Cloth Diapering 101


Your mother, grandmother or a favorite aunt may have relayed tales of the "old days" when smelly, drippy cloth diapers were a chore. In generations past, the "new" disposable diapers were seen as a life raft for drowning mothers whose day revolved around endless duties. Today, though, we take a far different view of cloth diapering - and that's not only because of ecology, it's because cloth diapering is easier than ever before. Here's how to get started.

Why Should You Cloth Diaper?


Disposable diapers are so easy. In addition, many contain materials that stop leaks and may even require fewer changes during the day. So why cloth diaper?

Actually, there are a number of reasons to use today's cloth diapers.

They're adorable. Okay, so maybe we shouldn't have put this at Number One, but it's so hard to argue with. The inserts/prefolds are generally pretty simple (we'll go into that below) but between Etsy and bigger-box but personalized sellers, there's plenty of cuteness to choose from in the world of today's diaper covers.

They save on landfill. You knew this already - but did you know how much? Well, in her first year alone, a baby will need approximately 2500 diapers. Yes, that's right. That's A LOT of plastic hanging around and clogging landfills.

Generally, they don't contain harmful chemicals. Plastic isn't just a problem by itself; the processing of it causes a buildup of chemicals your baby just doesn't need. NOTE: PUL (polyeurethane laminate) is commonly added to cloth diaper covers to help make them waterproof, but is considered far less harmful than most commercial additives and wicking "beads" or inserts.

They're adjustable. If you're worried about leaks, cloth diaper inserts can be folded any way you wish (usually doubled or tripled for absorption) and diaper covers often have a number of snaps, buttons or can be pinned to any size that fits your baby. They're also usually sized for a general weight range, just like disposable diapers.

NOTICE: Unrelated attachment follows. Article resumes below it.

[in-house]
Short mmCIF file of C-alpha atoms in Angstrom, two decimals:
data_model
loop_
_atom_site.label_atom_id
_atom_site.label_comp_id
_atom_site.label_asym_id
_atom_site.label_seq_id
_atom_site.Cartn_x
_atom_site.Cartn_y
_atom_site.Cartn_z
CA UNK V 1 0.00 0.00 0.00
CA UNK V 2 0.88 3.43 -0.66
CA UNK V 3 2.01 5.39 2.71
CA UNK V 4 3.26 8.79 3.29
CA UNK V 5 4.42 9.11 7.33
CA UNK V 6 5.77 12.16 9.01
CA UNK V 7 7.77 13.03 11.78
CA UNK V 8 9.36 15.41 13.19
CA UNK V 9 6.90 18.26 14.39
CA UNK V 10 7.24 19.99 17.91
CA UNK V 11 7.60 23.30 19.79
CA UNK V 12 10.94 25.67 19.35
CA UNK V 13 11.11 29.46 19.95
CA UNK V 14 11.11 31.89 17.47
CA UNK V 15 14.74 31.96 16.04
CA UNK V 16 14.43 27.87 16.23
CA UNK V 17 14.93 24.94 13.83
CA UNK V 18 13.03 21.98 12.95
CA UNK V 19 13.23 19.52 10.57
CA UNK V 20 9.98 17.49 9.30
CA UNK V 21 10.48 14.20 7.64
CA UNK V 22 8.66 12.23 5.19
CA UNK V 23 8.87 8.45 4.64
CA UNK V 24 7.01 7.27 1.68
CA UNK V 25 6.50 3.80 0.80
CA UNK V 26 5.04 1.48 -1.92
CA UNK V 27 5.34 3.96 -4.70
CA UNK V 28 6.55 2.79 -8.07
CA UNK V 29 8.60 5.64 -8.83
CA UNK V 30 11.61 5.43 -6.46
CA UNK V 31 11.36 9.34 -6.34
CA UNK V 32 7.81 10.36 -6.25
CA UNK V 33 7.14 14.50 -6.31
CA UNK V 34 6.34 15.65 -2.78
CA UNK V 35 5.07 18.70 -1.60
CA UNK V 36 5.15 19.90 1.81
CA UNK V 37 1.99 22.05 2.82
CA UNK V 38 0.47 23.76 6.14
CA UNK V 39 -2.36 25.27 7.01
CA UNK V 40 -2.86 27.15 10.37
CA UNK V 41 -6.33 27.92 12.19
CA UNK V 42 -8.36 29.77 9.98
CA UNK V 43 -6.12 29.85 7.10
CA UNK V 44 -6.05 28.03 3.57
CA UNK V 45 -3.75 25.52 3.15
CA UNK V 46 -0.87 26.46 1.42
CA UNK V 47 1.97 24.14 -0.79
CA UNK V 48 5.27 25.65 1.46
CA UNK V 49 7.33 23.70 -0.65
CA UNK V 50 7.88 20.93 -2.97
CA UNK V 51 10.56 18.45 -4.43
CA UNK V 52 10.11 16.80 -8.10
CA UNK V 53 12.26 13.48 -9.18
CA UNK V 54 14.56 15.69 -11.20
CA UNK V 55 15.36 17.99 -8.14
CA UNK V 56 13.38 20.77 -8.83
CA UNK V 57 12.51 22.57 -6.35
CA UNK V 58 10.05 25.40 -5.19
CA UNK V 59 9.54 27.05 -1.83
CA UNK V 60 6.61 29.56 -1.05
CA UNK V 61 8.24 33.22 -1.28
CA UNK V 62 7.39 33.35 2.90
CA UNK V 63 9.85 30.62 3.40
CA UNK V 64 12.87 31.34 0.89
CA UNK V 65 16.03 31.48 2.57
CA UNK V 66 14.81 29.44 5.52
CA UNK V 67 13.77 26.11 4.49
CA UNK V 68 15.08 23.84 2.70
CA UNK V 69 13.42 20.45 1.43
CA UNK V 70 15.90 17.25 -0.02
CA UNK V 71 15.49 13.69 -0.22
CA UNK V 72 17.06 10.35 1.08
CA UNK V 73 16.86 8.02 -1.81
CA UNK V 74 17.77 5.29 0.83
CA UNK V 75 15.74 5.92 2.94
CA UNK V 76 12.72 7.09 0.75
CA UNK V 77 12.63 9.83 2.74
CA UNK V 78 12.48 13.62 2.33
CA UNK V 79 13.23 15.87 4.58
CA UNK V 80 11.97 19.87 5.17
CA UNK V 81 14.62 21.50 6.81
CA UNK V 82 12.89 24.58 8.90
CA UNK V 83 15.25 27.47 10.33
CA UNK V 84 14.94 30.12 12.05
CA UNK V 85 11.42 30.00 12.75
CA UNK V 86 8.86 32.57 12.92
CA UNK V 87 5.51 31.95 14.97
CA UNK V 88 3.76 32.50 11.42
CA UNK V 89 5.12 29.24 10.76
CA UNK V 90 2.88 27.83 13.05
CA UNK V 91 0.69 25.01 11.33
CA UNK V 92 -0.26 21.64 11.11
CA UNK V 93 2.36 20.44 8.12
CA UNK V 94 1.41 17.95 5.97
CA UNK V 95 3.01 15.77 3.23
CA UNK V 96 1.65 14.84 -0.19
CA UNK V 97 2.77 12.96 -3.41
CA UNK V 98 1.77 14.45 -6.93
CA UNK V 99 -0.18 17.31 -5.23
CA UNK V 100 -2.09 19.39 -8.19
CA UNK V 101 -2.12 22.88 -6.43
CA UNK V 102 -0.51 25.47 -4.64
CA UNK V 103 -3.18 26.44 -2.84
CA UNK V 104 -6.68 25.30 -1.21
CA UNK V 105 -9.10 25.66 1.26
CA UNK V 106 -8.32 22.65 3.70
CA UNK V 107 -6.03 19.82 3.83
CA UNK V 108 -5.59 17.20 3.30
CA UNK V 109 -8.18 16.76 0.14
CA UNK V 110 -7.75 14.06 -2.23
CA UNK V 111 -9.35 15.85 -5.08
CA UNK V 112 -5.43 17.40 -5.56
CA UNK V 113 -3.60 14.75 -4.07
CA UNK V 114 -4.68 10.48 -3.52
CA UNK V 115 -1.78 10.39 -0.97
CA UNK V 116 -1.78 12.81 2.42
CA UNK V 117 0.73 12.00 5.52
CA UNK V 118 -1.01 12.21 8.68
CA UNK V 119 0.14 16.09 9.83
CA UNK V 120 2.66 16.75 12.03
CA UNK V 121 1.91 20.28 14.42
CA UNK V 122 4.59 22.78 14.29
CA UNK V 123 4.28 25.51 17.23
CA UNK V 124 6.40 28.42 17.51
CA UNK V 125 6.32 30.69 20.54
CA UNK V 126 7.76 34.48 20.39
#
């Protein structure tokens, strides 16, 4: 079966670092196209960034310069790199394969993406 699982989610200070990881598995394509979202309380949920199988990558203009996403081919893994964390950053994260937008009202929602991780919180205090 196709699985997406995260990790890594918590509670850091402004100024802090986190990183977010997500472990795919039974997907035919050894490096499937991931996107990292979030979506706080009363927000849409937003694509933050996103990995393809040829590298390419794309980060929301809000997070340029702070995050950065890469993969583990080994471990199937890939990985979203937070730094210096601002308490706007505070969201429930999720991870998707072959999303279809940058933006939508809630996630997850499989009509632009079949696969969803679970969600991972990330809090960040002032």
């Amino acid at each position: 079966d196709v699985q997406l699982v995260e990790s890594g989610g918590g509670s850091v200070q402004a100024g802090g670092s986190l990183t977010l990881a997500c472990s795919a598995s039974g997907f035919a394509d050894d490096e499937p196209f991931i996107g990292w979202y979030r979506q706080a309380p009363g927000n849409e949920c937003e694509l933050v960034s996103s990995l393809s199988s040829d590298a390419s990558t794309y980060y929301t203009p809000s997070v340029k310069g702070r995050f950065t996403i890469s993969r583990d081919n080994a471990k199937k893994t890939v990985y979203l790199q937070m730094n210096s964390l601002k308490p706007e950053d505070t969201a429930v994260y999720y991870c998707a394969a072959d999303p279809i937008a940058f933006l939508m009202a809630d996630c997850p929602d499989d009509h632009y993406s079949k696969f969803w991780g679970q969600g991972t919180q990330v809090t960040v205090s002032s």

They feel good. Cotton and other natural materials are soft against Baby's skin.

It's easier to throw diapers into the wash than run out at midnight during a snowstorm to buy disposables. 'Nuff said.

Yes, you WILL save money, particularly if you read reviews and choose top-performing, midrange to low price range diapers and covers.

You can use them for your next child. Coverings are generally very washable to near-new status if you're careful, and inserts (prefolds - the actual diaper) come very clean but do not necessarily have to look just-out-of-the-package (they don't show, after all). As long as your inserts are still absorbing and cleaning up well, you can reuse them for your next child, which will save you cash.

What You'll Need


Here's the quick-and-not-so-dirty on putting together your diapering starter will need:

  • Enough prefolds to last you about three days. That's about 12/day for newborns, about 8/day for older babies. That may sound like a lot, but consider this: you can find quality, 5-star rated prefolds for $10-15 per 10 prefold package. 
  • Diaper covers. These are more pricey than prefolds, but you may be able to use fewer of them per day as the prefold may not necessarily soak through to the cover for each changing. Start with a dozen; as one gets soiled, spray/wring it clean and hang to dry so it's ready by the time you've cycled through all your others.
  • Wipes. Many parents choose to also use cloth for wipes; if so, choose absorbent, soft materials, make sure they've been pre-washed, and moisten to use. You can even cut up larger, worn-out pieces of terry material.
  • A waterproof diaper pail. You can use one specifically made for diapers or simply choose a small kitchen garbage pail.